Illustrator Spotlight: Tania McCartney
Name: Tania McCartney
Book: Australia Illustrated
What is your ethnicity?
Australian Caucasian with Scottish and English heritage.
Where are you from? Did you grow up in a diverse community?
I was born in Hobart, the capital of the state of Tasmania, Australia. I lived my childhood years through the 1970s in a mostly white community.
The post-war immigration influx from Europe had already occurred in the 1950s and ’60s, expanding our Eastern European, Italian and Greek populations, and the 1970s saw the beginning of an immigration expansion from Asia, notably Vietnam and China.
It wasn’t really until I moved to Sydney in the late ’80s, that I became involved in a community of deeper cultural diversity. It was like I’d come home. I absolutely loved it.
Tell us about yourself. What makes you tick?
What makes me tick is creating. It drives me, infiltrates every part of my life. From childhood through motherhood and now middle age, I’ve participated in almost every creative pursuit you could imagine, from writing and illustrating through sewing, felt-making, crochet, paper-crafting, video creation, book layout and design — it’s really endless.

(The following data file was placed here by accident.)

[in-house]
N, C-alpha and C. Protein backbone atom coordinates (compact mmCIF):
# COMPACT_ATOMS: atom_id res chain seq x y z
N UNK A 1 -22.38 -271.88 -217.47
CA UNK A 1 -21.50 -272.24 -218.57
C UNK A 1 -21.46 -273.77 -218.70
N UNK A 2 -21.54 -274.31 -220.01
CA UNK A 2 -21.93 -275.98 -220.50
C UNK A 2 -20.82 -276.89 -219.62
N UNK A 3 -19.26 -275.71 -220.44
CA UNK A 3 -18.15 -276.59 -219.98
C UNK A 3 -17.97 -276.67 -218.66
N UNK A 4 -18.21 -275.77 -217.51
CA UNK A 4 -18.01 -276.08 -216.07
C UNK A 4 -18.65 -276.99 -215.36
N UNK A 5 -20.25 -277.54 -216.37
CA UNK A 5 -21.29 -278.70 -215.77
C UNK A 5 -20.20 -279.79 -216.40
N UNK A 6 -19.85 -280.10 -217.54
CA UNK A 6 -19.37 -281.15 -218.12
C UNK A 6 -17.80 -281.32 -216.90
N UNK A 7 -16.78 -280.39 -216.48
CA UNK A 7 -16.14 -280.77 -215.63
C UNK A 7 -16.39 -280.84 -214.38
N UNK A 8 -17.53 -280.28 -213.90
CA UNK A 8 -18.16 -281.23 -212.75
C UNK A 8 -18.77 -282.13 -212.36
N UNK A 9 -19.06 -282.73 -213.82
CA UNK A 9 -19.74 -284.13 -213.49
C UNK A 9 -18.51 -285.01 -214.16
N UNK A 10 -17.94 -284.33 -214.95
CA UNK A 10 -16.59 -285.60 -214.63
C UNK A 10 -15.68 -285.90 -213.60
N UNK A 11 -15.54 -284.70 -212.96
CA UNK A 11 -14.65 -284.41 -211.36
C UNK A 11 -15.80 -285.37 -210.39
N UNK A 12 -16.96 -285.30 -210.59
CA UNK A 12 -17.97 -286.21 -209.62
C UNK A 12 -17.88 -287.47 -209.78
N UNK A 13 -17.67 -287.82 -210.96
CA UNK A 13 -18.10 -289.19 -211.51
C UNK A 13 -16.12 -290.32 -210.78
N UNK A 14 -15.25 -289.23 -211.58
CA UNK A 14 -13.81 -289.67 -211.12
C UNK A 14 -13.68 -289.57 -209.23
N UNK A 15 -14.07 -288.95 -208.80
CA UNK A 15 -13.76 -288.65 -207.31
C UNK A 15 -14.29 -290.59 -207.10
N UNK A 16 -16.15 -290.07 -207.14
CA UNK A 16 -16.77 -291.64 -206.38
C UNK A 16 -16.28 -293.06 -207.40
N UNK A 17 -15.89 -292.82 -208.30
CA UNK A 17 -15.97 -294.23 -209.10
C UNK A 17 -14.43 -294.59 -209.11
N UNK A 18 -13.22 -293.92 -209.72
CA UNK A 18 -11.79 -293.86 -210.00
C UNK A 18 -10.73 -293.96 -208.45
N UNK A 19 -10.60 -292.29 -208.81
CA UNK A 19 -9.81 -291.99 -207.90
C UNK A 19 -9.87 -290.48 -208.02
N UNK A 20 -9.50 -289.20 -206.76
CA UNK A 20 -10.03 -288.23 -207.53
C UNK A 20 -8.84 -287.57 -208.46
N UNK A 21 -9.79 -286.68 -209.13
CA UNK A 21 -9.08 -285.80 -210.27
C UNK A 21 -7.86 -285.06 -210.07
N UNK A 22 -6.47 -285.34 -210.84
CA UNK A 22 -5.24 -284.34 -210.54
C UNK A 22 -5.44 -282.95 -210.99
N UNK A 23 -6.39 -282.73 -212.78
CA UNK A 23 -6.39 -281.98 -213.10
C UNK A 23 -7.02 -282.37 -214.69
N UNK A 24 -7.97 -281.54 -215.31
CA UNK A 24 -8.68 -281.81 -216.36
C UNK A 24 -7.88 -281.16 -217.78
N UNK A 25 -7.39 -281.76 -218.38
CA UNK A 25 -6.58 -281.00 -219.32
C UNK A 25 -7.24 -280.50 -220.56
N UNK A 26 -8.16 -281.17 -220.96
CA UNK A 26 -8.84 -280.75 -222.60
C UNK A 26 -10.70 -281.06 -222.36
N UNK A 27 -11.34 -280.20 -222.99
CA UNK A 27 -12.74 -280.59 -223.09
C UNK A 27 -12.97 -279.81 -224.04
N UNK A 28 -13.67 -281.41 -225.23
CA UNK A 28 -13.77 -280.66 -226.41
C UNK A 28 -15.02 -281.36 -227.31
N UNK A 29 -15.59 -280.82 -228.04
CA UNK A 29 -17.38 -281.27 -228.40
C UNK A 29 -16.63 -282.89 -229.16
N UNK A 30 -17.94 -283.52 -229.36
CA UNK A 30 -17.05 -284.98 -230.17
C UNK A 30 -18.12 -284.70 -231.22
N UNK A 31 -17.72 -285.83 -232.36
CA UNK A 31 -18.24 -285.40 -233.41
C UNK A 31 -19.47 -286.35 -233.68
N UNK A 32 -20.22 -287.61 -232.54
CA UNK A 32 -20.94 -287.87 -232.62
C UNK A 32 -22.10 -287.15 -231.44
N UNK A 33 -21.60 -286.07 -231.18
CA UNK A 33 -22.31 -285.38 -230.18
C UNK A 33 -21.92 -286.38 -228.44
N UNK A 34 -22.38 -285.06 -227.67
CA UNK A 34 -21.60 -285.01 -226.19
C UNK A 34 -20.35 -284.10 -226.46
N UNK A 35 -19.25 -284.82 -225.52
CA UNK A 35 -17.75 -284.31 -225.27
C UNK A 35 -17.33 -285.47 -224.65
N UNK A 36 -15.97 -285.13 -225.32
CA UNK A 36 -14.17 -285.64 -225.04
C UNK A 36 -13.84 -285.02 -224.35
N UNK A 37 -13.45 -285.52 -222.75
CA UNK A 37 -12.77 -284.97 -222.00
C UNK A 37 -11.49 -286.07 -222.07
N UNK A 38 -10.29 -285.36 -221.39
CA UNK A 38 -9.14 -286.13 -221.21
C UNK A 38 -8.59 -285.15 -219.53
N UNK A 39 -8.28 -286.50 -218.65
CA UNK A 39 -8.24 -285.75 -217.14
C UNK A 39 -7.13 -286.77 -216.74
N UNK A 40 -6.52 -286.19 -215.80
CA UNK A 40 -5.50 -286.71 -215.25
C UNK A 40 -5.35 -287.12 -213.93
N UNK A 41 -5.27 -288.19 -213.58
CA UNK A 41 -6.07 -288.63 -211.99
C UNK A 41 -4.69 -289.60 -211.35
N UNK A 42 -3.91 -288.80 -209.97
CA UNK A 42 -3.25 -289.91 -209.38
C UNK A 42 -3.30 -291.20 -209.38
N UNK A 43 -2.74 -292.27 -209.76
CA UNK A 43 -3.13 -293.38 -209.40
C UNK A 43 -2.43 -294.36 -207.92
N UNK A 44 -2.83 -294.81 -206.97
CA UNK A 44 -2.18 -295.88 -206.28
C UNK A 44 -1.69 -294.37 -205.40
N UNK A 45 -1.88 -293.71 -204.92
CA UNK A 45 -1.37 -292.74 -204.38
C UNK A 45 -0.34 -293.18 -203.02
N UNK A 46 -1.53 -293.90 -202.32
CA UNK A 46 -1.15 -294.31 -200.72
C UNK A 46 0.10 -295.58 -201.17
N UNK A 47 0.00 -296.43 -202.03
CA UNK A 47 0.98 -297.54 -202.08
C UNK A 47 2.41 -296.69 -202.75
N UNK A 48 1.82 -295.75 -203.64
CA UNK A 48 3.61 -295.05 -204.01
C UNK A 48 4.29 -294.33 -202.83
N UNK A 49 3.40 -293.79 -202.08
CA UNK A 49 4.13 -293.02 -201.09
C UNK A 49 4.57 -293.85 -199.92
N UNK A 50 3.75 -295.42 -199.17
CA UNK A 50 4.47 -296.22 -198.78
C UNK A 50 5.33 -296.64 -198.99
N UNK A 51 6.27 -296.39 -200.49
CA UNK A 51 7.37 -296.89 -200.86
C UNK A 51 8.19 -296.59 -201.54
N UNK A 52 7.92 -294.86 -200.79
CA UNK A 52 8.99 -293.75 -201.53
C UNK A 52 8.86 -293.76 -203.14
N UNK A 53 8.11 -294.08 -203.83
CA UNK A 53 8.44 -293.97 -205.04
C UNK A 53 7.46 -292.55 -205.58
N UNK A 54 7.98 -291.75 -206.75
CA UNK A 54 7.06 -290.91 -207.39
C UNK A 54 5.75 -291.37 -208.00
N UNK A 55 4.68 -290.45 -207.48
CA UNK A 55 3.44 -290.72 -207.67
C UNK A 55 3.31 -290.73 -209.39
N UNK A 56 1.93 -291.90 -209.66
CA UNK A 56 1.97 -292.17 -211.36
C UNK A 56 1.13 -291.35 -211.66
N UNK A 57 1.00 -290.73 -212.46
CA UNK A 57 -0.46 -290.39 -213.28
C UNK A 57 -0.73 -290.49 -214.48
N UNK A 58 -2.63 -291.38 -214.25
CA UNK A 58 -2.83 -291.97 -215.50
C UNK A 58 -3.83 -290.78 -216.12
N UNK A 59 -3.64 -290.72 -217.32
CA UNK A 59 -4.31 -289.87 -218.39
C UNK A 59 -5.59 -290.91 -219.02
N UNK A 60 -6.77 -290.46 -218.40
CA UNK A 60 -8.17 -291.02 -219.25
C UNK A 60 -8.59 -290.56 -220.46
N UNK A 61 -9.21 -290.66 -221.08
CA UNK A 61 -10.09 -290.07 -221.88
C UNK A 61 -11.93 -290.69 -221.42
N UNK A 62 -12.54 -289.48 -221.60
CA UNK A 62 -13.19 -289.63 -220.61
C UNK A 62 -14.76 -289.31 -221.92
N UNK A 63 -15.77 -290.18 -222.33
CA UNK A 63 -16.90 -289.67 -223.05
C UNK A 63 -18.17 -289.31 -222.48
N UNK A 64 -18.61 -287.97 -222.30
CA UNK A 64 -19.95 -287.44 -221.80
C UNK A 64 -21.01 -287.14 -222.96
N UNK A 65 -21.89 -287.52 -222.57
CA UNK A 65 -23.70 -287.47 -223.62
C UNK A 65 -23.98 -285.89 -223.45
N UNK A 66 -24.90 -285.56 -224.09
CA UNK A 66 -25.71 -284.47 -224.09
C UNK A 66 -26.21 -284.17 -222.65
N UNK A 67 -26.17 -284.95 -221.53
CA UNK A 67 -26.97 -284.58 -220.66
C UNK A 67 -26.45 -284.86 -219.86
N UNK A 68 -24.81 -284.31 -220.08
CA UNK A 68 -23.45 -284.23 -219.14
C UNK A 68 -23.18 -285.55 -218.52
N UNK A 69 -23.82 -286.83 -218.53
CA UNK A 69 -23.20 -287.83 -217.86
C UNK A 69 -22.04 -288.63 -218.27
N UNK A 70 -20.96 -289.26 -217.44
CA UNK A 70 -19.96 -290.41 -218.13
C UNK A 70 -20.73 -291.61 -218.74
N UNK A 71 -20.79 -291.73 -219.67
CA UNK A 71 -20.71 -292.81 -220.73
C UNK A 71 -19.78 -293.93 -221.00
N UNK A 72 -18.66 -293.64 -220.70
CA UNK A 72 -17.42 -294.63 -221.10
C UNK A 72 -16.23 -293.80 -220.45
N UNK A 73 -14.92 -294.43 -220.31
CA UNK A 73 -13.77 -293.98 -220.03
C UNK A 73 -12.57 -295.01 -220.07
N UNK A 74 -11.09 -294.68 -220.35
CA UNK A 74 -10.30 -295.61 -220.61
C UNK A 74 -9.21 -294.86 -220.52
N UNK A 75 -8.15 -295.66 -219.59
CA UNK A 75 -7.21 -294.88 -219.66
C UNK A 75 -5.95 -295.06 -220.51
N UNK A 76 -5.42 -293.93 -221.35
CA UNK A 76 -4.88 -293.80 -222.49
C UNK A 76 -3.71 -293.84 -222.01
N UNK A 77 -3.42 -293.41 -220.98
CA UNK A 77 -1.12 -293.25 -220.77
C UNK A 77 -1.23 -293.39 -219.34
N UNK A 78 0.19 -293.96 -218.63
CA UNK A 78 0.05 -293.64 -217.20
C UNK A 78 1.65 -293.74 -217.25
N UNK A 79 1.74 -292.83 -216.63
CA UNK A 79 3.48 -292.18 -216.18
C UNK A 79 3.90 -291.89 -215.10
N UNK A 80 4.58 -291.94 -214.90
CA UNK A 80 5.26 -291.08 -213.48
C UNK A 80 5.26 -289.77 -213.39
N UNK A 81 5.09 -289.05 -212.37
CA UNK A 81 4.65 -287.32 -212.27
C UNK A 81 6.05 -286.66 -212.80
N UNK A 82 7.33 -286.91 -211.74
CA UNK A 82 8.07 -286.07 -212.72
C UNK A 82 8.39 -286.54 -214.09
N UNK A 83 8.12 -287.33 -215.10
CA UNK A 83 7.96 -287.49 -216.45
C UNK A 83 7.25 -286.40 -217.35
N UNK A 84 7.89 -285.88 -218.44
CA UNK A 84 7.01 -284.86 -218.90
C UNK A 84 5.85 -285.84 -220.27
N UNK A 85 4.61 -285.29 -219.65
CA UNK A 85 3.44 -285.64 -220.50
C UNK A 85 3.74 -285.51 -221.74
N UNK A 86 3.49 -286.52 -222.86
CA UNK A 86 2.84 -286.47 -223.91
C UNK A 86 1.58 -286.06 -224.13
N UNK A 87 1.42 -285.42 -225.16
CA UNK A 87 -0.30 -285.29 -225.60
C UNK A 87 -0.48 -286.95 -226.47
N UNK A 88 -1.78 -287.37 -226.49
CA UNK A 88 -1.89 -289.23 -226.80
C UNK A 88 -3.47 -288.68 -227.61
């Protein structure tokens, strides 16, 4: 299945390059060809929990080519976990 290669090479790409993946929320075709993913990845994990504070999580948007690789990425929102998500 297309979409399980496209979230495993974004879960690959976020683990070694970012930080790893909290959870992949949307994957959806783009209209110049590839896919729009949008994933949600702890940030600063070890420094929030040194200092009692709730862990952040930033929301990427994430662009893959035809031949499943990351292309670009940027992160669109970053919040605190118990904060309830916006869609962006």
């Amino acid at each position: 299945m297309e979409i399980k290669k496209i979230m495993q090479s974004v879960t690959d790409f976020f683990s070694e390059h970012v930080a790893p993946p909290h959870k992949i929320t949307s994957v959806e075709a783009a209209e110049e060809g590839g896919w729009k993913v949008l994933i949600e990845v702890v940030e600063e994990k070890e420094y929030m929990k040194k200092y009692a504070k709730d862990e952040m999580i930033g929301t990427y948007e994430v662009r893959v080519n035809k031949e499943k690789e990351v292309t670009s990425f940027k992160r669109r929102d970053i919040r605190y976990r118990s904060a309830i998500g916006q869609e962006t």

Writing and illustration is the central core to all of this, and it’s where I both began my creative pursuits as a child, and where I have landed. I keep coming ‘home’!
How did you get started as an illustrator?
I think I was around two! Like all kids, I was ardent with a crayon, and through school and high school, Art (along with English) was my most beloved subject. Alas, I lost my connection with it through adulthood (being a grown-up really gets in the way of childhood; it’s so annoying!) and it wasn’t until I hit my mid-40s that I began pining to reconnect.
In January 2014, I formed the 52-Week Illustration Challenge, and it was almost solely responsible for my reconnection with illustration. It changed my world and my career as a children’s author. The group now has over 5000 members and is a glorious and supportive community. I not only relearned valuable skills but formed lifelong friendships and priceless working associations.
This November (2016), Australia Illustrated, my very first self-illustrated book, will be released. One of my publishers was happy to take a punt on my vision for this work, and I created the entire thing over a year, as an organic creation. I’m still pinching myself — creating this book the way I did was such a gift (this is not normally how illustrating a book works!).
How did you find your style? Has it changed since you started?
When I first began the 52-Week Illustration Challenge, I had no idea what my style was. I just knew I loved to paint and draw. Part of my modus operandi behind this illustration connection was for the purpose of illustrating my own children’s books (I have been a children’s book author for eight years) and so for inspiration, I drew on the artworks of the illustrators I admire.